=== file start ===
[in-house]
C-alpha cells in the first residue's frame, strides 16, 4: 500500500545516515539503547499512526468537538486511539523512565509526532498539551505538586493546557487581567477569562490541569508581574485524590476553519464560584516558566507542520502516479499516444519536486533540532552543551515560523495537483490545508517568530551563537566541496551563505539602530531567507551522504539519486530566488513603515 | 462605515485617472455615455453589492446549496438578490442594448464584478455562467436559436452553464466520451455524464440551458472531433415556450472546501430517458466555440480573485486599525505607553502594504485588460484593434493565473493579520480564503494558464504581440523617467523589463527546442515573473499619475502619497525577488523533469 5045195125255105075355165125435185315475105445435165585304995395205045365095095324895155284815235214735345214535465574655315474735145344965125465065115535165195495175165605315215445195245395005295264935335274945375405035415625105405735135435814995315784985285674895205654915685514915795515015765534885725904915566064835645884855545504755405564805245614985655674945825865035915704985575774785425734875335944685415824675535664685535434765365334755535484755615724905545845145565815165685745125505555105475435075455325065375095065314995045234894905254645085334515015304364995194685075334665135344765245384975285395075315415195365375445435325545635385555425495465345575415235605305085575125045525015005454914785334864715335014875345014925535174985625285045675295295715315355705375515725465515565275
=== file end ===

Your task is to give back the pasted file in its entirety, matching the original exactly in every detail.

[in-house]
C-alpha cells in the first residue's frame, strides 16, 4: 500500500545516515539503547499512526468537538486511539523512565509526532498539551505538586493546557487581567477569562490541569508581574485524590476553519464560584516558566507542520502516479499516444519536486533540532552543551515560523495537483490545508517568530551563537566541496551563505539602530531567507551522504539519486530566488513603515 | 462605515485617472455615455453589492446549496438578490442594448464584478455562467436559436452553464466520451455524464440551458472531433415556450472546501430517458466555440480573485486599525505607553502594504485588460484593434493565473493579520480564503494558464504581440523617467523589463527546442515573473499619475502619497525577488523533469 5045195125255105075355165125435185315475105445435165585304995395205045365095095324895155284815235214735345214535465574655315474735145344965125465065115535165195495175165605315215445195245395005295264935335274945375405035415625105405735135435814995315784985285674895205654915685514915795515015765534885725904915566064835645884855545504755405564805245614985655674945825865035915704985575774785425734875335944685415824675535664685535434765365334755535484755615724905545845145565815165685745125505555105475435075455325065375095065314995045234894905254645085334515015304364995194685075334665135344765245384975285395075315415195365375445435325545635385555425495465345575415235605305085575125045525015005454914785334864715335014875345014925535174985625285045675295295715315355705375515725465515565275